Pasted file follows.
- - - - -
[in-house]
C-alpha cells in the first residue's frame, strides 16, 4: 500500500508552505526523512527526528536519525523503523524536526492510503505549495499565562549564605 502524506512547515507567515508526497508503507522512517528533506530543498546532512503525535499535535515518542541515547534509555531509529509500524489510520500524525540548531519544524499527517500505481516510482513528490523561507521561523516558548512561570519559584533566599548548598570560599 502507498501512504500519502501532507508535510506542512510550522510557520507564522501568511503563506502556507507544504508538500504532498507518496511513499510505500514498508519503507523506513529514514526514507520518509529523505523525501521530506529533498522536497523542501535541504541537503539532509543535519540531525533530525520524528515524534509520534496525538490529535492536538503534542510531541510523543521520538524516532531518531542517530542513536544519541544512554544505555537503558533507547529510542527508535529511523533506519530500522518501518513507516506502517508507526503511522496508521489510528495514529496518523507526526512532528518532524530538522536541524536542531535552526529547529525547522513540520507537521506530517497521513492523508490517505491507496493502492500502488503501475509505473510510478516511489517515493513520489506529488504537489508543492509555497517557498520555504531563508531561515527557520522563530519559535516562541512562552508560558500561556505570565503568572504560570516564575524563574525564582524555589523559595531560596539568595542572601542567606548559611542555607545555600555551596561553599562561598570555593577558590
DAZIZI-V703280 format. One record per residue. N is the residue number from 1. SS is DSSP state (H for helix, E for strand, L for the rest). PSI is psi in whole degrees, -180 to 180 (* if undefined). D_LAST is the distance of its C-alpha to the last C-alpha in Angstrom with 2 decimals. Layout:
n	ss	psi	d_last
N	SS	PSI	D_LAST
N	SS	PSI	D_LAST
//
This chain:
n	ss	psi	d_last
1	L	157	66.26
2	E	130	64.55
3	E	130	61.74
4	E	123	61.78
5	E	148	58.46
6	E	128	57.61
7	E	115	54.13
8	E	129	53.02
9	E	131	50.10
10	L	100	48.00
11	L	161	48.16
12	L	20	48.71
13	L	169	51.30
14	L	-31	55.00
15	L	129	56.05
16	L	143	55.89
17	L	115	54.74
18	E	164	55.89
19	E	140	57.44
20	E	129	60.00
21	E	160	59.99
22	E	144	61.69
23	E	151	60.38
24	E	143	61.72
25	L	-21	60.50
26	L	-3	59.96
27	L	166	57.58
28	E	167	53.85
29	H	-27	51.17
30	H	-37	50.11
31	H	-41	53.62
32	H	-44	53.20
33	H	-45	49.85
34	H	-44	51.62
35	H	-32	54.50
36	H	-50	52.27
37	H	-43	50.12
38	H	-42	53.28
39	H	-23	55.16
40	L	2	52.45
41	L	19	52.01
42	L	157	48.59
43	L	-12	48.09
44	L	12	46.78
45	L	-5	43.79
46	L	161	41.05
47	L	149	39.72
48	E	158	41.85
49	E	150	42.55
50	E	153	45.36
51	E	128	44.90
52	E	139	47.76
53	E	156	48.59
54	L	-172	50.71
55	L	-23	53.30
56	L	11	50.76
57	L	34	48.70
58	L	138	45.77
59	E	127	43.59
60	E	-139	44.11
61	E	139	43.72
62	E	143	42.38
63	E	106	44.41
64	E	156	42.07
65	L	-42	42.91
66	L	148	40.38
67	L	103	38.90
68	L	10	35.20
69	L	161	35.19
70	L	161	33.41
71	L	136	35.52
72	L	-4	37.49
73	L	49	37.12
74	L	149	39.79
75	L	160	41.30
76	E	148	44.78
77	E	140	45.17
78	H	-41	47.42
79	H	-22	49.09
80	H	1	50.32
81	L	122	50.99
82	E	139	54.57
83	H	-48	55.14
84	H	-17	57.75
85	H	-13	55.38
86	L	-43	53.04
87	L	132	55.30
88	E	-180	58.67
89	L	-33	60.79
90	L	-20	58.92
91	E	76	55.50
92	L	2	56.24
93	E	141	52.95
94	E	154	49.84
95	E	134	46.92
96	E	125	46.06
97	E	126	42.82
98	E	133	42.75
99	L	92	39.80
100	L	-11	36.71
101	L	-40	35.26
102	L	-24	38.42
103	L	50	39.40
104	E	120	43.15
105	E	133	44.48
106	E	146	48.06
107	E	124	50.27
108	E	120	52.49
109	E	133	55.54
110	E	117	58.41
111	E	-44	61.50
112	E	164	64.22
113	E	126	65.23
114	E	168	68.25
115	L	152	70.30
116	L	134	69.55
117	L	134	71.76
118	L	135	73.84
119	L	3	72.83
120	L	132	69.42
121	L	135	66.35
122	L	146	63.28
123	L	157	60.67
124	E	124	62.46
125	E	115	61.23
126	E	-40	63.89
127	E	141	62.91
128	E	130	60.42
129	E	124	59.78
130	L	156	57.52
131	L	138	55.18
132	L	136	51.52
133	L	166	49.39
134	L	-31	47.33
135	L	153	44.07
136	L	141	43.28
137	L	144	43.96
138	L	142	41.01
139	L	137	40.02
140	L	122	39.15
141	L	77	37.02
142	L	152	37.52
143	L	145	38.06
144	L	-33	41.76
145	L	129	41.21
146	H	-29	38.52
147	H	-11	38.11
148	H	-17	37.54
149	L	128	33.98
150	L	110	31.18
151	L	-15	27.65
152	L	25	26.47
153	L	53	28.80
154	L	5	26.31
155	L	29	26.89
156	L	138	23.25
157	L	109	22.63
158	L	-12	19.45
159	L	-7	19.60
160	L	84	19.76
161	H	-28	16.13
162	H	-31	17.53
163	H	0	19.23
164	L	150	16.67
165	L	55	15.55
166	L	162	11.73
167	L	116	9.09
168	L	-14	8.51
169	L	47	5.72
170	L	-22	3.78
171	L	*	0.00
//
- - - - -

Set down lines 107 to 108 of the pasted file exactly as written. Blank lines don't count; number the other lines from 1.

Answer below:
98	E	133	42.75
99	L	92	39.80